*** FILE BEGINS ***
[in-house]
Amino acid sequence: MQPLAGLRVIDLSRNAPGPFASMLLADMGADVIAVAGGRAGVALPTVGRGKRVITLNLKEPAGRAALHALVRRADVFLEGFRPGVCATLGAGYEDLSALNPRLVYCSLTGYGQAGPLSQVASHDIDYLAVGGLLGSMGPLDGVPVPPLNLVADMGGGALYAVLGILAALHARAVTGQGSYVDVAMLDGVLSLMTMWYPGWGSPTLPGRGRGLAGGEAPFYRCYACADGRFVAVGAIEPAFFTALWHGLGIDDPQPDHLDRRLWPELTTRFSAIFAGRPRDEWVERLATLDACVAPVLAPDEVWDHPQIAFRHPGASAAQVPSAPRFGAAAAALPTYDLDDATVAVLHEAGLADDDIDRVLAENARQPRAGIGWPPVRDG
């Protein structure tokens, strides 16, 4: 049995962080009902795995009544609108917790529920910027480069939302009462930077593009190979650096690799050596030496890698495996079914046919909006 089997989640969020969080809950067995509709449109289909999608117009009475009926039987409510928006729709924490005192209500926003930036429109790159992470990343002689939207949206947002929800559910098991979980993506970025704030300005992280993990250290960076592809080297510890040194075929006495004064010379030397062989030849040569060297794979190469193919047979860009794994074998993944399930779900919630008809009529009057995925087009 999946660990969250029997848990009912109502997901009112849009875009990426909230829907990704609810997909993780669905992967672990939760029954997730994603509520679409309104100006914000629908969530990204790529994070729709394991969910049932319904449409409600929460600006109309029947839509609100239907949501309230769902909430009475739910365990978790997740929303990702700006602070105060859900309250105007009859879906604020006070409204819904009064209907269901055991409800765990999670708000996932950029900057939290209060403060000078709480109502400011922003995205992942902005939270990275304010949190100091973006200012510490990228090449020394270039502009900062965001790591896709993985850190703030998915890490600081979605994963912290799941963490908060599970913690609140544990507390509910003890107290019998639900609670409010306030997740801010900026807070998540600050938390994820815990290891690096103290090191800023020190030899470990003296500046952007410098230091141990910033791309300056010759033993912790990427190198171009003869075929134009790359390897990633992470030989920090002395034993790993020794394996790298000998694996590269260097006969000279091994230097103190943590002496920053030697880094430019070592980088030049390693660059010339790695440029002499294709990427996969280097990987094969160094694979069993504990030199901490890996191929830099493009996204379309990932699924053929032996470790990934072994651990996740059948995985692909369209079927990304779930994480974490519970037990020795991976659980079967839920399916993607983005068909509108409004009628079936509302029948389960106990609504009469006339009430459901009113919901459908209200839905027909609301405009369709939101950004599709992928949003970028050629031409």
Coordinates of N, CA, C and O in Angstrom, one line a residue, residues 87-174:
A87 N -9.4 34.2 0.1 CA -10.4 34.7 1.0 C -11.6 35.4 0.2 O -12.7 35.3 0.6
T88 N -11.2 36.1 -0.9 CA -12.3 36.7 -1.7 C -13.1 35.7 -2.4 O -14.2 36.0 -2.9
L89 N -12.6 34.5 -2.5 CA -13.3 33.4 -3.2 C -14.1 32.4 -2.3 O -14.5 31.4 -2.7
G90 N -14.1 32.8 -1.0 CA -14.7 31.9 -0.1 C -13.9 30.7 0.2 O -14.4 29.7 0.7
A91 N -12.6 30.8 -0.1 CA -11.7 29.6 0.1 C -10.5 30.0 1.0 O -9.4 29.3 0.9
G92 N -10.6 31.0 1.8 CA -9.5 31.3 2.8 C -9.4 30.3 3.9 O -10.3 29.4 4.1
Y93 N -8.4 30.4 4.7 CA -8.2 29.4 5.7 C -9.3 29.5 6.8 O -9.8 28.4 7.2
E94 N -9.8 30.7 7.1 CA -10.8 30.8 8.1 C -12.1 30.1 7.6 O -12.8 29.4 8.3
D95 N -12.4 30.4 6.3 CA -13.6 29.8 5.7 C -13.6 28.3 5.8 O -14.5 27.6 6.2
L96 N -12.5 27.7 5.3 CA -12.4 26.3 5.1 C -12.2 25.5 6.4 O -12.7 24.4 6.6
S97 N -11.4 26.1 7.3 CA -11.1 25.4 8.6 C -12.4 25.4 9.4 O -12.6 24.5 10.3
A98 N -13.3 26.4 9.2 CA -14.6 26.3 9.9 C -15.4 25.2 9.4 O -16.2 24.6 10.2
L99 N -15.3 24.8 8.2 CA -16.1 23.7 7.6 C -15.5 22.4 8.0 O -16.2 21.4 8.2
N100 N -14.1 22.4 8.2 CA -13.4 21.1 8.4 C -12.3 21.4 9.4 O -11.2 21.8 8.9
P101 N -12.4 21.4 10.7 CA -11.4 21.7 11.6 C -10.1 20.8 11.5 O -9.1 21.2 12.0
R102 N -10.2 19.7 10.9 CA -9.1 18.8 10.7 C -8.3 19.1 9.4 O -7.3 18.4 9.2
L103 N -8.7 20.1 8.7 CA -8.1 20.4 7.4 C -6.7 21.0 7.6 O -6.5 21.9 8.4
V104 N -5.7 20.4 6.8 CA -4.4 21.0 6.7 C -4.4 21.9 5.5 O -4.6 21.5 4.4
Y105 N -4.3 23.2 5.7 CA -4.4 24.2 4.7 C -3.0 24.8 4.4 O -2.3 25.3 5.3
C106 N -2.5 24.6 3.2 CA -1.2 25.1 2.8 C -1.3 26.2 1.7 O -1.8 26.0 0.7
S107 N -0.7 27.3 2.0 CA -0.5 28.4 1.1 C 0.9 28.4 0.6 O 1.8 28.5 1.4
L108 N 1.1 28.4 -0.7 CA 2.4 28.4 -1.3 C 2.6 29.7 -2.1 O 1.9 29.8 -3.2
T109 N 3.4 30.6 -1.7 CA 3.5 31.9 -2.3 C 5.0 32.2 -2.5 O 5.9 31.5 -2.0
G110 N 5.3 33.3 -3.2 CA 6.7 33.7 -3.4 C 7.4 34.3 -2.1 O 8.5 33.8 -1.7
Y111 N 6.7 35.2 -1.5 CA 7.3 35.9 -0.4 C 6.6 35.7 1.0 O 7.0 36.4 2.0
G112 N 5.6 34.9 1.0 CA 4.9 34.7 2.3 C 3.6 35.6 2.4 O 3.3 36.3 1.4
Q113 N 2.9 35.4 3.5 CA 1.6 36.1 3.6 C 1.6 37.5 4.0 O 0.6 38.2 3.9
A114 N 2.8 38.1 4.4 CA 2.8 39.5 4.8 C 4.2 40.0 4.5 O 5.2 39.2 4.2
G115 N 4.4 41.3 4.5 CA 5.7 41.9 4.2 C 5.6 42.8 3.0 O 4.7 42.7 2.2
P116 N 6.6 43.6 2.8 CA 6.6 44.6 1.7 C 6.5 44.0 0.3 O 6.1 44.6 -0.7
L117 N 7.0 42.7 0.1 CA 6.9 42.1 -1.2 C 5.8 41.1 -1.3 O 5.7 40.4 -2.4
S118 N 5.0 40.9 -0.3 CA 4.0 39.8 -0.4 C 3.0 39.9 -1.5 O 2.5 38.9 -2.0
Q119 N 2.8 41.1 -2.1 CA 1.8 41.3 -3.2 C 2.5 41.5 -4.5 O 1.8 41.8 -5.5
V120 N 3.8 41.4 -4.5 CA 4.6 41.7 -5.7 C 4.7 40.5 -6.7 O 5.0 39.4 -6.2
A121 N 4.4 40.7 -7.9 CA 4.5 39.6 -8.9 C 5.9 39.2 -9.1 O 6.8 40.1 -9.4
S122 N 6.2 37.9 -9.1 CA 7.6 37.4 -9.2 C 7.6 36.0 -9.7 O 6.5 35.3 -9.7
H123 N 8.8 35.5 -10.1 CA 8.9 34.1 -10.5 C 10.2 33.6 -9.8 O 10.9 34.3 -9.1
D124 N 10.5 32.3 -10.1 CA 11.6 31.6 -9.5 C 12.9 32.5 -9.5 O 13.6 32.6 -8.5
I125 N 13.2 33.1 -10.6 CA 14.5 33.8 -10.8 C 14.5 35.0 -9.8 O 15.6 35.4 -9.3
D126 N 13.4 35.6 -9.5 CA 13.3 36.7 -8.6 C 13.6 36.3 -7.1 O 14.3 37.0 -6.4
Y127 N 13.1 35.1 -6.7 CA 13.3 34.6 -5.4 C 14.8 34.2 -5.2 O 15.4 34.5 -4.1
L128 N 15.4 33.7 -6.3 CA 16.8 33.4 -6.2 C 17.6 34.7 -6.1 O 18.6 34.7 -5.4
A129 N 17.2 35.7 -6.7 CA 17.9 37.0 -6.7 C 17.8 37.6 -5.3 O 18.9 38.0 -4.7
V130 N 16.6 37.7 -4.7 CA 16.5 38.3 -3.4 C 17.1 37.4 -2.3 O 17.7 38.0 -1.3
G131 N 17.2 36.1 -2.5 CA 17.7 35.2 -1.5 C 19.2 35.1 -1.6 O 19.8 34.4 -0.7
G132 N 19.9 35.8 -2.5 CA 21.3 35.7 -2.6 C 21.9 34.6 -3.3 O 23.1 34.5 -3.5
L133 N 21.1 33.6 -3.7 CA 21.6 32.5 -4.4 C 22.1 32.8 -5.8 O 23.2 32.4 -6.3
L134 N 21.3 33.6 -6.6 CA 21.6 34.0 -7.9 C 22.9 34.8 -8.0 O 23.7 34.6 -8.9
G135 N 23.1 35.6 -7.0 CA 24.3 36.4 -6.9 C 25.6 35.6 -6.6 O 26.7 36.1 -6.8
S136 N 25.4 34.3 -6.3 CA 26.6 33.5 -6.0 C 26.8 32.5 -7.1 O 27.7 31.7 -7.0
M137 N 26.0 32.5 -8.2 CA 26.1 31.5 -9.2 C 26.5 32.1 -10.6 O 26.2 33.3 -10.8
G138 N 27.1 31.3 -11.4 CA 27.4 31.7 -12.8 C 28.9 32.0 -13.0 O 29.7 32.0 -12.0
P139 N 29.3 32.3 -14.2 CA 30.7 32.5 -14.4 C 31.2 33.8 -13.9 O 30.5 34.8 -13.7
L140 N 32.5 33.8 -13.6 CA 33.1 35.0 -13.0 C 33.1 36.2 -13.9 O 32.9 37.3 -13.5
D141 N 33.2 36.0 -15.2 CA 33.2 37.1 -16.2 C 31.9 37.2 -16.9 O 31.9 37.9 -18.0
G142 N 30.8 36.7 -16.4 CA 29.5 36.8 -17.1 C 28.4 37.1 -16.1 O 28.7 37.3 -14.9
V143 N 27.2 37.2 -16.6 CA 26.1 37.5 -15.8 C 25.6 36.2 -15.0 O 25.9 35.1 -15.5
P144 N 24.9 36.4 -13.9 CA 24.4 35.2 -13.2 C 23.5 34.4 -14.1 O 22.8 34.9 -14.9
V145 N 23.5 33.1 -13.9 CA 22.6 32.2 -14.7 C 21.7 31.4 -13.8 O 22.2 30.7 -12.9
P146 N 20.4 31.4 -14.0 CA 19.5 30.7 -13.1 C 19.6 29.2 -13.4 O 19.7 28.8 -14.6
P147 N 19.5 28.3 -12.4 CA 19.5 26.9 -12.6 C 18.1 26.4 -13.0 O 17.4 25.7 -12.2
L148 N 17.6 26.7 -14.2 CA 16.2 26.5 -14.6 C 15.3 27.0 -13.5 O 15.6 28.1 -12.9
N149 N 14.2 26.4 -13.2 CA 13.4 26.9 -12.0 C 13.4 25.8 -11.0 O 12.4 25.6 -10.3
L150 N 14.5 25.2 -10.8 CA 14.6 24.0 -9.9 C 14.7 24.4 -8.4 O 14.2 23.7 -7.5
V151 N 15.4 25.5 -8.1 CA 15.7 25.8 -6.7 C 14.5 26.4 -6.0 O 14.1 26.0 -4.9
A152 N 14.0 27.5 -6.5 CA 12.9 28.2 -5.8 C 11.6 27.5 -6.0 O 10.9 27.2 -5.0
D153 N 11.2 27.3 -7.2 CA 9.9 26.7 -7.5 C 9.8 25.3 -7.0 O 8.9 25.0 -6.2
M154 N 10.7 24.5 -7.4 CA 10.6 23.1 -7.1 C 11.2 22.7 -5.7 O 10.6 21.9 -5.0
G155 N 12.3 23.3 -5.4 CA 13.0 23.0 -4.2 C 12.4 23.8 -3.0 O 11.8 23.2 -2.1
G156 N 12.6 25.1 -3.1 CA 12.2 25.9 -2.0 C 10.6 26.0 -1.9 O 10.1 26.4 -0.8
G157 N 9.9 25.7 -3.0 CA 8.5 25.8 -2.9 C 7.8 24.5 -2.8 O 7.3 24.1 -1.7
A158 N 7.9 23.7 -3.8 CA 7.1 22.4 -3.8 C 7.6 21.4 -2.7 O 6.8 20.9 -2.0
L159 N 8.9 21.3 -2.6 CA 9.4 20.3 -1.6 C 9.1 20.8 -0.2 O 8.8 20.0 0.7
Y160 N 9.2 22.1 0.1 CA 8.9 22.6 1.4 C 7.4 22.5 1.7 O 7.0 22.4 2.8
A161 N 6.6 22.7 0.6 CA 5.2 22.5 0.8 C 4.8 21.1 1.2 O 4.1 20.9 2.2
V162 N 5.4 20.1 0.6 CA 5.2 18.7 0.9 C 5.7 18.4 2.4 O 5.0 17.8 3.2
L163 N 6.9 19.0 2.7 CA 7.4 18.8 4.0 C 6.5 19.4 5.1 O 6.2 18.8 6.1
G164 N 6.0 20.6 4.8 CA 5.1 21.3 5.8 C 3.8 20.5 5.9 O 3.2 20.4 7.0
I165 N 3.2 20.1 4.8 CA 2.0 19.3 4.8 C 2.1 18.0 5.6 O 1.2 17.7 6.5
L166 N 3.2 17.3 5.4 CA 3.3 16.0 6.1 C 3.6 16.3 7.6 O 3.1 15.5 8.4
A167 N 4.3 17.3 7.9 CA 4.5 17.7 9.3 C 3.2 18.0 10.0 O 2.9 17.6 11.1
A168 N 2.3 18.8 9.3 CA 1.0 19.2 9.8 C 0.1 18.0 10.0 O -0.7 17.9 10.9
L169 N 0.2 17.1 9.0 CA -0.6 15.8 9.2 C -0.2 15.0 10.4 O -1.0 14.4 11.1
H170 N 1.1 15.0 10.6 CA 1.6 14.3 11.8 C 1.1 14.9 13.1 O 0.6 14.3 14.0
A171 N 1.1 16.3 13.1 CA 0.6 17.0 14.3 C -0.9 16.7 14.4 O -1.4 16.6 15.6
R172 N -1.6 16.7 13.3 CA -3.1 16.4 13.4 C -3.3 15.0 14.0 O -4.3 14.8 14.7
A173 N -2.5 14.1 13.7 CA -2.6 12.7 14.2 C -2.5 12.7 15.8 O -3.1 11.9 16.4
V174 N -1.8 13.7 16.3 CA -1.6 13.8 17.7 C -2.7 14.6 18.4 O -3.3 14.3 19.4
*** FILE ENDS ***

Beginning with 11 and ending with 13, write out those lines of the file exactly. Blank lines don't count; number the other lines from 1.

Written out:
Y93 N -8.4 30.4 4.7 CA -8.2 29.4 5.7 C -9.3 29.5 6.8 O -9.8 28.4 7.2
E94 N -9.8 30.7 7.1 CA -10.8 30.8 8.1 C -12.1 30.1 7.6 O -12.8 29.4 8.3
D95 N -12.4 30.4 6.3 CA -13.6 29.8 5.7 C -13.6 28.3 5.8 O -14.5 27.6 6.2